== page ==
21 July 2008

Egypt’s feminist voices

Posted in Comment tagged , , , , at 3:09 pm by lilithhope

The statistics below are from a BBC article about sexual harassment in Egypt (thanks Didi):
SEXUAL HARASSMENT IN EGYPT
Experienced by 98% of foreign women visitors
Experienced by 83% of Egyptian women
62% of Egyptian men admitted harassing women
53% of Egyptian men blame women for ‘bringing it on’
Source: Egyptian Centre for Women’s Rights
Even as a woman who lived in Egypt for the best part of a year and experienced several instances of sexual harassment first-hand (including having a breast grabbed by a teenage boy on a passing motorcycle during the month of Ramadan), I still find these figures shocking.
Nevertheless, I am very grateful that it is an Egyptian women’s rights group that is compiling and publishing such statistics, because it reinforces the notion that sexual harassment cannot be excused in terms of ‘cultural specificity’ ie ‘that’s just how they do it over there’. But to say that is not to reject a relativist means of understanding feminism altogether, because i do think that there is a balanced medium between the two.  
The work that the Egyptian Centre for Women’s Rights this rights goup is doing should be celebrated for debunking the myth that it is just scantily clad, non-Arab, non-Muslim women who are victims of lewd male behaviour in the Middle East. Moreover, I applaud them for seriously broaching the subject and pushing for punitive legislation, simply because there are many other women’s organizations in Egypt who, in the name of national or religious solidarity or anti-imperialism, are apologists for sexist behaviour in their country. It is not just the institutionalized patriarchy that this organization struggles against, it is the also the accusation made on the behalf of other Egyptian women’s groups that the denunciation of sexism is a colonial tool for societal fragmentation.
Even though there are undeniable historic links between a homogenous Western-directed feminist discourse and the hierarchical colonial mindset (the realization of which gave rise to postcolonial/third world feminism), such concerns should not restrict the possibility for women’s organizations in postcolonial countries to identify, speak out against and seek to remedy the types of persecution they perceive of in their own societies.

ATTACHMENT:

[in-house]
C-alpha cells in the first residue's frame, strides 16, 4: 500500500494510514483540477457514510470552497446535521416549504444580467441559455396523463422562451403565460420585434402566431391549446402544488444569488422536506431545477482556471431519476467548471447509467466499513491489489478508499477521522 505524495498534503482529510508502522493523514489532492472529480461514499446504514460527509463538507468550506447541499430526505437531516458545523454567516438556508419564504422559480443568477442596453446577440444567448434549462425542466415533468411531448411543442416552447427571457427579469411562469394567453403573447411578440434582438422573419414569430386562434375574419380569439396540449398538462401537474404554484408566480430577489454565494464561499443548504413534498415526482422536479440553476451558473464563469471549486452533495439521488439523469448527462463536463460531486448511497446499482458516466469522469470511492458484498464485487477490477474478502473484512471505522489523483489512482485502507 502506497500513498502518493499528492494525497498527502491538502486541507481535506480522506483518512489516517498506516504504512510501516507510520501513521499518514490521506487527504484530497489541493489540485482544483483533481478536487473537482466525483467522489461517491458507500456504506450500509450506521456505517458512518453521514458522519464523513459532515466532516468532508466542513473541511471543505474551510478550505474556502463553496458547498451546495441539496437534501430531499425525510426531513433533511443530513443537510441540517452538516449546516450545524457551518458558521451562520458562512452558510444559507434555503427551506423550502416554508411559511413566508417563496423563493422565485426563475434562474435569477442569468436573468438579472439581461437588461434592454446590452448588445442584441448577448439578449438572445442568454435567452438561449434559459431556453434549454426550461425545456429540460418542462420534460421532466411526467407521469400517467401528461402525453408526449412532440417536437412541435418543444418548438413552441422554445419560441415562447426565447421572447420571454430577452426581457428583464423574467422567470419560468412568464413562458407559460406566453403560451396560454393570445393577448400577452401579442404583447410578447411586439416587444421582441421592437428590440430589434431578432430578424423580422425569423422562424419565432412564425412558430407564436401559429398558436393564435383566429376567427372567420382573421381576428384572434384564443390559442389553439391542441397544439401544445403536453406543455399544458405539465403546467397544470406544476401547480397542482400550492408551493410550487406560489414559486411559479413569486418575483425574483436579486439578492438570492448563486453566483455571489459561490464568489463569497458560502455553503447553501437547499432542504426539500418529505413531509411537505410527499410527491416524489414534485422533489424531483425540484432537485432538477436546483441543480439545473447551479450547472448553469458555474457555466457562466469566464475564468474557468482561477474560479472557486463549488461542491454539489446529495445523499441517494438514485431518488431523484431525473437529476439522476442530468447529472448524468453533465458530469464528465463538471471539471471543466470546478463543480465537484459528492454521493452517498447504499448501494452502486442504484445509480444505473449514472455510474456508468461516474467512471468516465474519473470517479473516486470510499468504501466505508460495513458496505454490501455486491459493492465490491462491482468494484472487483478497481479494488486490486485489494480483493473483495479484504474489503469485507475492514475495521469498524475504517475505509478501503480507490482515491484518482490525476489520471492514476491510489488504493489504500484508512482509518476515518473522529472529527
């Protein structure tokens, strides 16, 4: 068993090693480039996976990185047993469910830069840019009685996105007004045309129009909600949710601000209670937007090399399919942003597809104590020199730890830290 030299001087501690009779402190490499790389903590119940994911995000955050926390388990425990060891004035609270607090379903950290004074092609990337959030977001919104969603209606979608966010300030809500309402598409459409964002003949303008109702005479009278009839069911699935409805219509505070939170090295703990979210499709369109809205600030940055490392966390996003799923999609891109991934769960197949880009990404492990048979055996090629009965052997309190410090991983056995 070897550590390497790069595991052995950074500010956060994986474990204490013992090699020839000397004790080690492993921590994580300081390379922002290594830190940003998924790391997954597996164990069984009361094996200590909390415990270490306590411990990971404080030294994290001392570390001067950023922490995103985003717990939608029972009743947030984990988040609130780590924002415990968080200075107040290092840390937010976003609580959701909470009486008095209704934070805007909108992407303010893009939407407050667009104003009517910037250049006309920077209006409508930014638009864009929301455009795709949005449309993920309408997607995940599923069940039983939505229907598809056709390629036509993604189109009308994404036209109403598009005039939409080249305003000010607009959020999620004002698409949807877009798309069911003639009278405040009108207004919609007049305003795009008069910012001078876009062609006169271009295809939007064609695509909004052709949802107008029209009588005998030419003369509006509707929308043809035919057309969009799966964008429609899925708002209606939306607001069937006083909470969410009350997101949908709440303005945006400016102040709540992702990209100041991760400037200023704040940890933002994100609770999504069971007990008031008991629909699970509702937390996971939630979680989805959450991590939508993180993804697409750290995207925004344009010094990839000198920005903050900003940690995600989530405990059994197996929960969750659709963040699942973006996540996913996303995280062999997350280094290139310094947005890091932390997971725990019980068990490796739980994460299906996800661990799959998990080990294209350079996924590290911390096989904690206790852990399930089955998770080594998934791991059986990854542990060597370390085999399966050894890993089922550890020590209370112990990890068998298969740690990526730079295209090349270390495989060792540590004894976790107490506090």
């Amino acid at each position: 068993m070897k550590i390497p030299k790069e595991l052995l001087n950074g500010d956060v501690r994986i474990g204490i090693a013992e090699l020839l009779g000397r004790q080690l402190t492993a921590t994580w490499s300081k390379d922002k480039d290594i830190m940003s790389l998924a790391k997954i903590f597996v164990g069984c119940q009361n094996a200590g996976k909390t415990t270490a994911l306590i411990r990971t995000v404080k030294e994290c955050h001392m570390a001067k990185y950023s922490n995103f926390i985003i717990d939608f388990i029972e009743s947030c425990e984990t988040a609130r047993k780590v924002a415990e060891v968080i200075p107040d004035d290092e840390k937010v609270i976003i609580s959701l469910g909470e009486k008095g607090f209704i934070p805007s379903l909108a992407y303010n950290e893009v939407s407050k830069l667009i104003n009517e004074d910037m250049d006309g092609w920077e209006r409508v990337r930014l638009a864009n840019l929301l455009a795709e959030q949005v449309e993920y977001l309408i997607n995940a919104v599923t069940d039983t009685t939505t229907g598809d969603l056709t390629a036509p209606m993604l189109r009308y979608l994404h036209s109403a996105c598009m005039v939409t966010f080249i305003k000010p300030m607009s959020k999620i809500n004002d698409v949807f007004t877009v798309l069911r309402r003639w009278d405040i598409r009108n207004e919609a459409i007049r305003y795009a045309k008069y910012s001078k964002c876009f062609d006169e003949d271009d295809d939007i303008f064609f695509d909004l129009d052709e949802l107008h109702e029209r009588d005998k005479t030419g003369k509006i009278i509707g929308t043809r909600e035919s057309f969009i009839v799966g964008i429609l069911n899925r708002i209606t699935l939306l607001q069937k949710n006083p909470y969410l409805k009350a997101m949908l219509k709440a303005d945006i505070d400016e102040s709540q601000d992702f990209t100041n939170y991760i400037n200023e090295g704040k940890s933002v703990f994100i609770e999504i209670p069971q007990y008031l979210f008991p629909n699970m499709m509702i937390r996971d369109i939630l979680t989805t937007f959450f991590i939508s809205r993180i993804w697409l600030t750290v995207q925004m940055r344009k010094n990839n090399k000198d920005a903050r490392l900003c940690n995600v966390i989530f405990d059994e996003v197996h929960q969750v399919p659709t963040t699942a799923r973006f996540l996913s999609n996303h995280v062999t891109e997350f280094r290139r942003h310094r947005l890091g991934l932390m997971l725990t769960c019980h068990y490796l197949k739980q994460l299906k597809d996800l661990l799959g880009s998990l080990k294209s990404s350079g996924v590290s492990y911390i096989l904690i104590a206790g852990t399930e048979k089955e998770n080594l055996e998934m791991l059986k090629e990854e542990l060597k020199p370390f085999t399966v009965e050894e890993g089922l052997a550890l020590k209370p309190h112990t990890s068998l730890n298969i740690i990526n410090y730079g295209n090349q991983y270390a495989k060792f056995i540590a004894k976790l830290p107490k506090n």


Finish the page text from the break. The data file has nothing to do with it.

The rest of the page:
I studied contemporary feminist movements in Egypt, and one of the conclusions i came to was that the desire to pit ‘liberal’ feminism against a more culturally authentic feminism (such as so-called “Islamic” feminism) is an unfruitful activity, with each side trying to delegitimize the other, and ultimately reducing the possibilities for positive change that can be acheived in many different ways. Rather, I think that it is more useful to try to identify the different types of power that inform the philosophies and activities of the different types of feminism, so that one can understand the different problems that they encounter when it comes to acheiving legitimacy within their own country, or moving beyond contextual systems of dominance and making some tangible positive impacts in womens lives. 
I came to the conclusion that it is most important to recognise plurality in how women in different contexts and from different backgrounds (nationality, class, religion etc) define both oppression and emancipation. To recognise conceptual plurality is a means of acknowledging that there is more than one path of pragmatic action, that activism comes in many diverse shapes and forms, and can be effective in different ways.
Accordingly, I wish the Egyptian Centre for Women’s Rights success on the road ahead of them, in the hope that they can broaden the debate around women’s status in Egyptian society, and insha’Allah, bring about a change of mentality in those men who blame women for their oppressive actions.
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19 June 2008

World Refugee Day pre-emptively thwarted

Posted in Uncategorized tagged , , , , at 2:41 pm by lilithhope

Two days before World Refugee Day, Egypt deports approximately 120 Eritrean refugees, raising to over 800 the total number of Eritrean asylum seekers deported from Egypt since 11 June.

A poignant reminder that no matter how many official ‘Days’ the UN or any other body can designate to a cause, the realpolitik agendas of local, regional and global powers will not be compromised.